Palmetto Grande 16

Mt. Pleasant. 1319 Theater Dr. 216-8696

How did the human race ever survive going to the movies without stadium seating and built-in cup holders? Sure, we did without them for decades, but today’s kids complain to their parents when they don’t have a place right there on the end of their armrests to put their sugary sodas. Perhaps this helps explain why Palmetto Grande, a massive mega-cineplex run by national chain Consolidated Theaters, has won Best Movie Theatre (or Best Blockbuster Movie Theatre) since it opened in 2000.

In 1999 we introduced the Best Art House Movie Theatre category, which The Roxy — the musty old indie-minded cinema at 245 East Bay St. (where Earthling Day Spa is today) — dominated until it closed in 2002, even though The Terrace Theater on James Island had been open since 1997. The Roxy may have had uncomfortable seats and no drink holders, but when downtown dwellers wanted to see a movie, they could actually walk to the movies (and grab a drink or a snack afterwards), and there was the added bonus of friendly, knowledgeable staff who were actually interested in what movie you were going to see. (We retired the Best Art House category in 2004, after the Roxy closed, at least until somebody opens a second art house cinema somewhere in town.)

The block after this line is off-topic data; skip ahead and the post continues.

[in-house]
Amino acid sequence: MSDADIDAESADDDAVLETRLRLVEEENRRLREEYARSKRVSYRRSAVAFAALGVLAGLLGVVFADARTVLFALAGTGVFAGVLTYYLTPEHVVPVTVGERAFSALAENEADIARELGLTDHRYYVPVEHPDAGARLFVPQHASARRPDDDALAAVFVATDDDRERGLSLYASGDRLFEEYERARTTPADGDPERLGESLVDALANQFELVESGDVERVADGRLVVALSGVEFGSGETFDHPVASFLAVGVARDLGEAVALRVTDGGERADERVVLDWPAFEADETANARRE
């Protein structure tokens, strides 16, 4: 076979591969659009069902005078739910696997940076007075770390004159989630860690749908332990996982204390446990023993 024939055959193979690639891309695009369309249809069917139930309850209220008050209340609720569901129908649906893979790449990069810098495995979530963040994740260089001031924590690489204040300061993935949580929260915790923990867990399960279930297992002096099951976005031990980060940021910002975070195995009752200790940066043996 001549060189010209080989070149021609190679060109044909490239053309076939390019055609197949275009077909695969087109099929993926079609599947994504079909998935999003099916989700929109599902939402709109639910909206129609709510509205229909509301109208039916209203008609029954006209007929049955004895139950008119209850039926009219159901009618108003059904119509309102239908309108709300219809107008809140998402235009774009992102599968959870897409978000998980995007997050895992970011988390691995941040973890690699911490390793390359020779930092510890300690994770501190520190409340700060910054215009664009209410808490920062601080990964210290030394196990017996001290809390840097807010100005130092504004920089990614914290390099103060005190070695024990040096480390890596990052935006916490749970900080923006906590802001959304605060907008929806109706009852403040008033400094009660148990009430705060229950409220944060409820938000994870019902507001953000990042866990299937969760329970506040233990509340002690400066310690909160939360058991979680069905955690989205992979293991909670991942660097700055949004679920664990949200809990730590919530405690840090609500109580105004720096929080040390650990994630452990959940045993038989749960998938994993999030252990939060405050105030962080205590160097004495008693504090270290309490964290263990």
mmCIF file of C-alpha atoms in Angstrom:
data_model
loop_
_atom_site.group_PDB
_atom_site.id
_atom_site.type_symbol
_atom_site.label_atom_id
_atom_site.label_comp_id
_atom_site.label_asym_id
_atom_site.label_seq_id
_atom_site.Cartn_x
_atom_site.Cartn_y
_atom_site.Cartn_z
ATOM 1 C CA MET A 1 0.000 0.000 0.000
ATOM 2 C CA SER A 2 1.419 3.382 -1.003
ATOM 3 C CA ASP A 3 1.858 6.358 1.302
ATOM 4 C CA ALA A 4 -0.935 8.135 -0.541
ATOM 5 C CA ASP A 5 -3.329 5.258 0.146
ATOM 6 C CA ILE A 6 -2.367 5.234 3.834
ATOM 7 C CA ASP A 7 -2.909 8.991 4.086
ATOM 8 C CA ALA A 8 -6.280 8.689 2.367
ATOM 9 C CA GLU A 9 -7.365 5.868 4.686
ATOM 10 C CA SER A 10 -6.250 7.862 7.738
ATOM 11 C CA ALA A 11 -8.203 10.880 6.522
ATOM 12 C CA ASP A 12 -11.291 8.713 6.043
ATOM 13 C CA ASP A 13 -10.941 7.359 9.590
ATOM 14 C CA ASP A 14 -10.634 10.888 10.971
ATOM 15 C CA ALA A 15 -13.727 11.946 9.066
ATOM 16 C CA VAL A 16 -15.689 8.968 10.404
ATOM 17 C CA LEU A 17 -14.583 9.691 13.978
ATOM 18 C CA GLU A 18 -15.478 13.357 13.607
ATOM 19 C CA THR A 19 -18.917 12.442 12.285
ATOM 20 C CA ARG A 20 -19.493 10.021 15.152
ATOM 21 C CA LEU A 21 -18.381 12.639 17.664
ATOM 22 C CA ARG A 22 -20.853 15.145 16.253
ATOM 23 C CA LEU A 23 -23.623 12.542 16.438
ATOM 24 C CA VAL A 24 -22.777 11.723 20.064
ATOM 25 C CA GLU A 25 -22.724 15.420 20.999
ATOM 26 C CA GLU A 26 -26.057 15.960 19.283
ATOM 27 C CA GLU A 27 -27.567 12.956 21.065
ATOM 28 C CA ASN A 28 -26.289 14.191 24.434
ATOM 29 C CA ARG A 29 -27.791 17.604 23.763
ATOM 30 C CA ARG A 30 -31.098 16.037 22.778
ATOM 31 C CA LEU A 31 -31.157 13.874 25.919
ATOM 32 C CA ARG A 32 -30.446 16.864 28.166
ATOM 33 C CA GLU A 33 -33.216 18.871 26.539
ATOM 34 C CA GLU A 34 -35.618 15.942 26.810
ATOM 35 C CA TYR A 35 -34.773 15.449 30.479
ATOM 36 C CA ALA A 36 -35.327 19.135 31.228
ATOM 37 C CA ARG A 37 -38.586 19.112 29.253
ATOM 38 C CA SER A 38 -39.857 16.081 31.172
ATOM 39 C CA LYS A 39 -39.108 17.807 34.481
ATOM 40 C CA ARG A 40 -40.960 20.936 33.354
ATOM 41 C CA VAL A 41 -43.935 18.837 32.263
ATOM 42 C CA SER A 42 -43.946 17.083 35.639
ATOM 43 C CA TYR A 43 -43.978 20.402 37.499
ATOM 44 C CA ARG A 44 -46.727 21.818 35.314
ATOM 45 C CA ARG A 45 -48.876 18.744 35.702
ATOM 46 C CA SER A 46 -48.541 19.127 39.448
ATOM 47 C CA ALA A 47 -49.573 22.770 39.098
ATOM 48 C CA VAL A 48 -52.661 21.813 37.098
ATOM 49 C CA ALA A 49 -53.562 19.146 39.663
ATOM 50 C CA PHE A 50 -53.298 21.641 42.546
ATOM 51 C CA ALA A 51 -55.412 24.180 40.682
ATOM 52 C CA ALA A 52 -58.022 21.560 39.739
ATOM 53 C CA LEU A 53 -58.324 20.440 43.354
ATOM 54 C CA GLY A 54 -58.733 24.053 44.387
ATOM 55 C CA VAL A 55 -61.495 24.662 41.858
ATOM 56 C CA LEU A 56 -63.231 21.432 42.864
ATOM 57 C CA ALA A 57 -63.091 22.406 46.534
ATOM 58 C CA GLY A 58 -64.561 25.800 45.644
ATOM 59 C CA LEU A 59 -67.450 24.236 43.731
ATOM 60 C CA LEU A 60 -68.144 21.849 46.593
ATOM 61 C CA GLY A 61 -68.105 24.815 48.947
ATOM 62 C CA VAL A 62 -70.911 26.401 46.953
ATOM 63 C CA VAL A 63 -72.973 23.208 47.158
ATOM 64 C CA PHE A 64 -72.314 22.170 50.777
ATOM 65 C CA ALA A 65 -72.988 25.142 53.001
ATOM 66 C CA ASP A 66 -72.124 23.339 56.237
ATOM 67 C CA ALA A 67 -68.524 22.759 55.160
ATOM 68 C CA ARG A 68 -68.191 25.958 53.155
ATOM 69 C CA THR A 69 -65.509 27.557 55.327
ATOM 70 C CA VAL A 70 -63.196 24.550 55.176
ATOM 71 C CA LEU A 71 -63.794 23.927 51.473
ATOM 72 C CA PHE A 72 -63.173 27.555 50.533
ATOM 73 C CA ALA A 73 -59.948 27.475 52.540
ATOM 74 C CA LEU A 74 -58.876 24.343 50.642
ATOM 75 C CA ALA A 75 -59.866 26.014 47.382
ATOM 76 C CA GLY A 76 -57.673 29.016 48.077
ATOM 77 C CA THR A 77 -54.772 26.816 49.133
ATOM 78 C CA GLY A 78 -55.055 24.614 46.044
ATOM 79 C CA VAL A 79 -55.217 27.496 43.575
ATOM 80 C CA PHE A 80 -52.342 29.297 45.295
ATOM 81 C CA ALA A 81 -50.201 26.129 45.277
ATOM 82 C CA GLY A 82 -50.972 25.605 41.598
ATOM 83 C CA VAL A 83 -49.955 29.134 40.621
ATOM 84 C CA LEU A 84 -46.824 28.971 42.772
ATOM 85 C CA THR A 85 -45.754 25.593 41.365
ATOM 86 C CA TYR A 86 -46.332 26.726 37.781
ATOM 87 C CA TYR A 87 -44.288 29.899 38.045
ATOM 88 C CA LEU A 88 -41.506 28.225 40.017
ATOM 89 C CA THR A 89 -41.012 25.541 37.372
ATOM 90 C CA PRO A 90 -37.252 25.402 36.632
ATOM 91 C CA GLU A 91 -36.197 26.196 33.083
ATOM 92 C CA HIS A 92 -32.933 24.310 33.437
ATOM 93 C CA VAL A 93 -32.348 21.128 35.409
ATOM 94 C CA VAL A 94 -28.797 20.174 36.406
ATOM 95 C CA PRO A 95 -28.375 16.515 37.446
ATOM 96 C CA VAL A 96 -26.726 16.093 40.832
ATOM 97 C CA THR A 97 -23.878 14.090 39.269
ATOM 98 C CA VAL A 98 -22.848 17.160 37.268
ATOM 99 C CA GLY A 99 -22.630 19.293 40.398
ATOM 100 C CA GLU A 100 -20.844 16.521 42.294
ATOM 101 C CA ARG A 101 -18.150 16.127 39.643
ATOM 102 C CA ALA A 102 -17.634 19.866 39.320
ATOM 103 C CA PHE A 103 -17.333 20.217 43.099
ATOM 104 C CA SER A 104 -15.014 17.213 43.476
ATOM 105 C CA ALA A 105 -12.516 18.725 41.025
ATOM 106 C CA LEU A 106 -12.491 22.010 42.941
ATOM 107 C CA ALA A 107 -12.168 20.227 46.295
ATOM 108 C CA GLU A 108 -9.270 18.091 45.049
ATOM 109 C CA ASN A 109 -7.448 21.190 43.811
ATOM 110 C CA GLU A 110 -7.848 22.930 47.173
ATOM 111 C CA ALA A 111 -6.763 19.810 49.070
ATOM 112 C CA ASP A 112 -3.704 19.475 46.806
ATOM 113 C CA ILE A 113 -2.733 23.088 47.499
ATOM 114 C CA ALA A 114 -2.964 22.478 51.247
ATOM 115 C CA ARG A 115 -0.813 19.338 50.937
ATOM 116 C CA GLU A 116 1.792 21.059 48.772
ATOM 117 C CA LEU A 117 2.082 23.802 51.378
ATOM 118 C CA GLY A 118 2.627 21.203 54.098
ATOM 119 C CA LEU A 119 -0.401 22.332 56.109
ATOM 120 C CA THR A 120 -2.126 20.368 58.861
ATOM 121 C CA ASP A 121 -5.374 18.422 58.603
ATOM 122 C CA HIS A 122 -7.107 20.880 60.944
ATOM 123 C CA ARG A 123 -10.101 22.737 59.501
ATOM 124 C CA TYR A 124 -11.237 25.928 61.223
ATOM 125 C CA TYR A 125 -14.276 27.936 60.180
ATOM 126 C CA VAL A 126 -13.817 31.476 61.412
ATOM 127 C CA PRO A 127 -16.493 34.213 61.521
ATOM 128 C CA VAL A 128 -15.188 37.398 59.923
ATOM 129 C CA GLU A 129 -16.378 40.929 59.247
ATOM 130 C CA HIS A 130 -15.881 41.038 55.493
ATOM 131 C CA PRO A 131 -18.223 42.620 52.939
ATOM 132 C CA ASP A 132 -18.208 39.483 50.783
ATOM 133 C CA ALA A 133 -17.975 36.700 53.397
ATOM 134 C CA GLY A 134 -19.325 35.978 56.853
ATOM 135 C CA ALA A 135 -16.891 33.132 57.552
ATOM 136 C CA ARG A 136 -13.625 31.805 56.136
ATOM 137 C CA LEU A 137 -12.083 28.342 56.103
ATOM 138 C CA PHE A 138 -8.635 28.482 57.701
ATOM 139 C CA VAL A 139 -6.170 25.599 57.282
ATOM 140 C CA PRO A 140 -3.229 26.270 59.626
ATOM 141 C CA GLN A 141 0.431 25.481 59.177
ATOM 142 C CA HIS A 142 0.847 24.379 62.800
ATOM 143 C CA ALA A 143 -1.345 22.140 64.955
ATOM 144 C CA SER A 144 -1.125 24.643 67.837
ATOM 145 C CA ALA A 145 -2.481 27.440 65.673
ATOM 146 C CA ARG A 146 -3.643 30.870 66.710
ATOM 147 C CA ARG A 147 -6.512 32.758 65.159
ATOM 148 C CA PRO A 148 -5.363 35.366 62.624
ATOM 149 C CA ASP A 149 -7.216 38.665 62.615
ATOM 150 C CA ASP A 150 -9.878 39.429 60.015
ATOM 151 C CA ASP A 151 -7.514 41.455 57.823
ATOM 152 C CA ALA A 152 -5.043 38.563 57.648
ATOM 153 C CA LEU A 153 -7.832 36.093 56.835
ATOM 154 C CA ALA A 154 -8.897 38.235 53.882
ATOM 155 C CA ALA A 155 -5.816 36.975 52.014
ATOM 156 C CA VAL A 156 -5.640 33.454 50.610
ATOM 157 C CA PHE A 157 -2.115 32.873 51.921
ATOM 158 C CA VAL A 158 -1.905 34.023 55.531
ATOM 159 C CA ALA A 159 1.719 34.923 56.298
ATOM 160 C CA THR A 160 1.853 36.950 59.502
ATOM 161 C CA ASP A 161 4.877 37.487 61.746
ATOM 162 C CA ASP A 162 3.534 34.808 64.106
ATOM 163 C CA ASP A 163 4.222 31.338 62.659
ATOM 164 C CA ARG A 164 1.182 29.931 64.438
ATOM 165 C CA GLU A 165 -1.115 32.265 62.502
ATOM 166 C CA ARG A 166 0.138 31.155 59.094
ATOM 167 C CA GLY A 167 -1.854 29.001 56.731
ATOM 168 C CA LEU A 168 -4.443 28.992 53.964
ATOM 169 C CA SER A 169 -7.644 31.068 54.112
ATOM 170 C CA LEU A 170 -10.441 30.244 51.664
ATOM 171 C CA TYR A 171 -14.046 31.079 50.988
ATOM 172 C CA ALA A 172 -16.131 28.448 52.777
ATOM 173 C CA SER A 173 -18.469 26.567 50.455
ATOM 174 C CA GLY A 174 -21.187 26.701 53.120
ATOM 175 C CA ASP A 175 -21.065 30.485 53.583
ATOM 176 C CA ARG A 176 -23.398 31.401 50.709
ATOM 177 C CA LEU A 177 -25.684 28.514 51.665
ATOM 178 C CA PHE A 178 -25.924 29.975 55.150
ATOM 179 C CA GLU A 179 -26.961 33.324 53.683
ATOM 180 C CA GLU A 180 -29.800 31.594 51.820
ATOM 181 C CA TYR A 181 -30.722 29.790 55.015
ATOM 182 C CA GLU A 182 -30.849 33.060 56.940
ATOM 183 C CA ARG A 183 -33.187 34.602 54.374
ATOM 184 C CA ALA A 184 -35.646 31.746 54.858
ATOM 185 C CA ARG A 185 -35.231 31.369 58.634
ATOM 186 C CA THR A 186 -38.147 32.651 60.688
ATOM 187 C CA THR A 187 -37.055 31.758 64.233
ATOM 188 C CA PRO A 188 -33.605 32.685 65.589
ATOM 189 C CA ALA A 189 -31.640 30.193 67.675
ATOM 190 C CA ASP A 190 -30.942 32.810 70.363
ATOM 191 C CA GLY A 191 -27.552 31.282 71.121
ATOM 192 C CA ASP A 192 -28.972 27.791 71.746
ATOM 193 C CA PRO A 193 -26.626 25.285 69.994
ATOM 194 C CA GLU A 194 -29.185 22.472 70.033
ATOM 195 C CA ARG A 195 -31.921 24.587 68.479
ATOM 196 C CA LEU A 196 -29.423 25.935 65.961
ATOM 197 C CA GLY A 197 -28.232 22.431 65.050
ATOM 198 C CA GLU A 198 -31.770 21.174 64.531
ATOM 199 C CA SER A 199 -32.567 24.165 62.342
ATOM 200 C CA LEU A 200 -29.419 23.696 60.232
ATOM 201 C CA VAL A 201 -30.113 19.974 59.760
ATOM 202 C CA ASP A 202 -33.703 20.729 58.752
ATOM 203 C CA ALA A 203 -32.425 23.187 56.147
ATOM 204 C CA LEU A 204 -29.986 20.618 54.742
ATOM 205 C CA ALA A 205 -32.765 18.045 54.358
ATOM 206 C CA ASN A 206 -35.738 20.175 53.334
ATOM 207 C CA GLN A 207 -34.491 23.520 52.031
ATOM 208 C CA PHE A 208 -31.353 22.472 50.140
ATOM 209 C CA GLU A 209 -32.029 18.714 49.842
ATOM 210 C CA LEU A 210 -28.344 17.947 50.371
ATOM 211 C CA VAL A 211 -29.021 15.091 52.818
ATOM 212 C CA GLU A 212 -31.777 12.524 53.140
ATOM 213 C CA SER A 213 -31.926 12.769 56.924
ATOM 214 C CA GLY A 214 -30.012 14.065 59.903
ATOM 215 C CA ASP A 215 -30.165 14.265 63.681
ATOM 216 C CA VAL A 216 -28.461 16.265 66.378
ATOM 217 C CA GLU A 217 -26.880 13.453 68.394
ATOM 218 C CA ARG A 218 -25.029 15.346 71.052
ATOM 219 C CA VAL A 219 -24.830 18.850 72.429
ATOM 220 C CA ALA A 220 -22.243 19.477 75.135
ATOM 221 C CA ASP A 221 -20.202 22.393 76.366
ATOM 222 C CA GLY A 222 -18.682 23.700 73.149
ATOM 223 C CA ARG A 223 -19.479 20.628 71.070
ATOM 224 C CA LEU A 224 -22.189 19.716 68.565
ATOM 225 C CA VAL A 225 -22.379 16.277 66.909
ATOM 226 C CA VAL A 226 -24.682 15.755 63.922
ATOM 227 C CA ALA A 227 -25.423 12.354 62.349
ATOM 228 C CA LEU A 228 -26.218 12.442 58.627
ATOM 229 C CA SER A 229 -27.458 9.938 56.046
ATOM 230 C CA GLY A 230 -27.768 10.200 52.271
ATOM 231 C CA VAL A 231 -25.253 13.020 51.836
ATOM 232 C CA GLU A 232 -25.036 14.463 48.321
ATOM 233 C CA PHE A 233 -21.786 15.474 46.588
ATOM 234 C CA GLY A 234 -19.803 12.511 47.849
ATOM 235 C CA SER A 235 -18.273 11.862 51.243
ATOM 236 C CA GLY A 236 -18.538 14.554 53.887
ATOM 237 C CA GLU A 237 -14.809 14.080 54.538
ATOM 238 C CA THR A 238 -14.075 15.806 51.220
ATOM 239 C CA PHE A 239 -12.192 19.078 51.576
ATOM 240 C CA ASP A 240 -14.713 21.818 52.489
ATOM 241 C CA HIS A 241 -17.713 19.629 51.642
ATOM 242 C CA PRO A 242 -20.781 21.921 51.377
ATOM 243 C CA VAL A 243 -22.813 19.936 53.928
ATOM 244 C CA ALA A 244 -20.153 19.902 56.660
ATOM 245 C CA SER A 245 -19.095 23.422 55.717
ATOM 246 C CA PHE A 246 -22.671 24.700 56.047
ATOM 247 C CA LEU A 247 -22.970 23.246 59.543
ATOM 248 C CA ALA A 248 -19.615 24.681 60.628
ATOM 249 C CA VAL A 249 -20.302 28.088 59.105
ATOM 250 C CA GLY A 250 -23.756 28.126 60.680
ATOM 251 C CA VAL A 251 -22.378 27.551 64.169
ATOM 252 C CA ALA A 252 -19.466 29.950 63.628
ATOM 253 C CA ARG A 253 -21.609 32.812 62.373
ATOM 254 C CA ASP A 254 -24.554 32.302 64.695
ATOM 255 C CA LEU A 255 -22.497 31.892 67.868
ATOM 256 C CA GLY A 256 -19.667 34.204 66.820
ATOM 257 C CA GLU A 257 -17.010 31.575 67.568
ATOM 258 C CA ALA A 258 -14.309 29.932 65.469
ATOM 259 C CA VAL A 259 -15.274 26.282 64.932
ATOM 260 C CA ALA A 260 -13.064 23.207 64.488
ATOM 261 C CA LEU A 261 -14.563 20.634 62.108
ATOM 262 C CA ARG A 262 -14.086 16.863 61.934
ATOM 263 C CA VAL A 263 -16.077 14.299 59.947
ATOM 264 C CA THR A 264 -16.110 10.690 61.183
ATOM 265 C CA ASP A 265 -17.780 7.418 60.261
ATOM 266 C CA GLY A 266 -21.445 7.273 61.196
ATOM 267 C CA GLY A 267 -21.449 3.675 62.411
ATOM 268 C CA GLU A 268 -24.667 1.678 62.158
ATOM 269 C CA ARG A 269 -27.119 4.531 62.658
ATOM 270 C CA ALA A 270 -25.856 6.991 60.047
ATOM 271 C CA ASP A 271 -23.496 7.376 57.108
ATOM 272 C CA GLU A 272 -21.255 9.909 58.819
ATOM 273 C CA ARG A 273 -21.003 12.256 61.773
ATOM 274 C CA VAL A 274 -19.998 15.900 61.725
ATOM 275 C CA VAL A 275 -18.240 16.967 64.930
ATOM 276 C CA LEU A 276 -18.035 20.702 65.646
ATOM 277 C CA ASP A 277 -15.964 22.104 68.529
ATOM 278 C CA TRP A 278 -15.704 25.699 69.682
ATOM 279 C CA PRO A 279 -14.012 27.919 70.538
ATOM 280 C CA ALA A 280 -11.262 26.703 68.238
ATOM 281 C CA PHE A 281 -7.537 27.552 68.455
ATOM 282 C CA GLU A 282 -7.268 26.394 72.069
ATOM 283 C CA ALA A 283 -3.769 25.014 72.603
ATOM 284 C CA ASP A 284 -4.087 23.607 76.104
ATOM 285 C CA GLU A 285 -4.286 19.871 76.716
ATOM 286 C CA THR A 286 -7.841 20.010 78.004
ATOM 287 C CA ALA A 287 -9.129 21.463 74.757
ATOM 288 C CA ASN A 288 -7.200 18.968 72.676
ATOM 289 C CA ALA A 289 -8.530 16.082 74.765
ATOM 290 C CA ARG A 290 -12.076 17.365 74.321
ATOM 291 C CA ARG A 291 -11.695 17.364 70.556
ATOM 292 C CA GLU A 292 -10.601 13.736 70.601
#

The last vestige of downtown moviegoing, the American Theater, stopped showing flicks on a regular basis two years ago, and with downtown retail space leasing and selling at premiums even Orson Welles would recoil from, it looks like peninsular cinephiles will have to allot an extra 10-15 minutes of movie-night drive time for the foreseeable future. But is comfort worth it?

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